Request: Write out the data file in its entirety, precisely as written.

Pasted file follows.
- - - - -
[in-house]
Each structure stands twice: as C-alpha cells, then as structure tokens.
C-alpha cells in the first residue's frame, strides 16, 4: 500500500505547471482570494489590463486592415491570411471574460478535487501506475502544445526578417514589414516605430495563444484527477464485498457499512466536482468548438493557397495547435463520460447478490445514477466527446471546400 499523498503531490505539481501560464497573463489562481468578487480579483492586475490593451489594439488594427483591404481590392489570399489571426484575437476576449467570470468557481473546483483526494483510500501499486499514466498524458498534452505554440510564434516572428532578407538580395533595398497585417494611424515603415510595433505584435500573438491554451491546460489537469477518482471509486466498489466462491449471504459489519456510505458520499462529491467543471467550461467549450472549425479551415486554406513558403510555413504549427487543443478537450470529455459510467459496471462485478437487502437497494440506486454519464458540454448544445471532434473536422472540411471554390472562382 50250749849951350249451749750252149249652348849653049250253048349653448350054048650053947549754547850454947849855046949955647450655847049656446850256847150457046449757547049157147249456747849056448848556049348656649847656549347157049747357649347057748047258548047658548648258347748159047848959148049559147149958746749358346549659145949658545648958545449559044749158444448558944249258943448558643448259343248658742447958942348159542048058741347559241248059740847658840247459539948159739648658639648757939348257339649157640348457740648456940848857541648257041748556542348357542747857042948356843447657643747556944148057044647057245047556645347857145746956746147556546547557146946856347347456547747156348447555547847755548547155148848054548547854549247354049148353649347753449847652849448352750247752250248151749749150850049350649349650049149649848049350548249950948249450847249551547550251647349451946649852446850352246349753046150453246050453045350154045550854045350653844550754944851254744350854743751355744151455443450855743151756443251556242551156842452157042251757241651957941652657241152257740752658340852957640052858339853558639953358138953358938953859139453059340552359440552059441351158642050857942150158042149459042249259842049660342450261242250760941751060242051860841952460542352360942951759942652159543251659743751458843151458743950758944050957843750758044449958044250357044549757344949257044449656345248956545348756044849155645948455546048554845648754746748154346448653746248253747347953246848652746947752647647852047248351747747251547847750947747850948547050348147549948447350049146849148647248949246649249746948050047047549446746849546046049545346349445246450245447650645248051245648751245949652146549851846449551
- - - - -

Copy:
[in-house]
Each structure stands twice: as C-alpha cells, then as structure tokens.
C-alpha cells in the first residue's frame, strides 16, 4: 500500500505547471482570494489590463486592415491570411471574460478535487501506475502544445526578417514589414516605430495563444484527477464485498457499512466536482468548438493557397495547435463520460447478490445514477466527446471546400 499523498503531490505539481501560464497573463489562481468578487480579483492586475490593451489594439488594427483591404481590392489570399489571426484575437476576449467570470468557481473546483483526494483510500501499486499514466498524458498534452505554440510564434516572428532578407538580395533595398497585417494611424515603415510595433505584435500573438491554451491546460489537469477518482471509486466498489466462491449471504459489519456510505458520499462529491467543471467550461467549450472549425479551415486554406513558403510555413504549427487543443478537450470529455459510467459496471462485478437487502437497494440506486454519464458540454448544445471532434473536422472540411471554390472562382 50250749849951350249451749750252149249652348849653049250253048349653448350054048650053947549754547850454947849855046949955647450655847049656446850256847150457046449757547049157147249456747849056448848556049348656649847656549347157049747357649347057748047258548047658548648258347748159047848959148049559147149958746749358346549659145949658545648958545449559044749158444448558944249258943448558643448259343248658742447958942348159542048058741347559241248059740847658840247459539948159739648658639648757939348257339649157640348457740648456940848857541648257041748556542348357542747857042948356843447657643747556944148057044647057245047556645347857145746956746147556546547557146946856347347456547747156348447555547847755548547155148848054548547854549247354049148353649347753449847652849448352750247752250248151749749150850049350649349650049149649848049350548249950948249450847249551547550251647349451946649852446850352246349753046150453246050453045350154045550854045350653844550754944851254744350854743751355744151455443450855743151756443251556242551156842452157042251757241651957941652657241152257740752658340852957640052858339853558639953358138953358938953859139453059340552359440552059441351158642050857942150158042149459042249259842049660342450261242250760941751060242051860841952460542352360942951759942652159543251659743751458843151458743950758944050957843750758044449958044250357044549757344949257044449656345248956545348756044849155645948455546048554845648754746748154346448653746248253747347953246848652746947752647647852047248351747747251547847750947747850948547050348147549948447350049146849148647248949246649249746948050047047549446746849546046049545346349445246450245447650645248051245648751245949652146549851846449551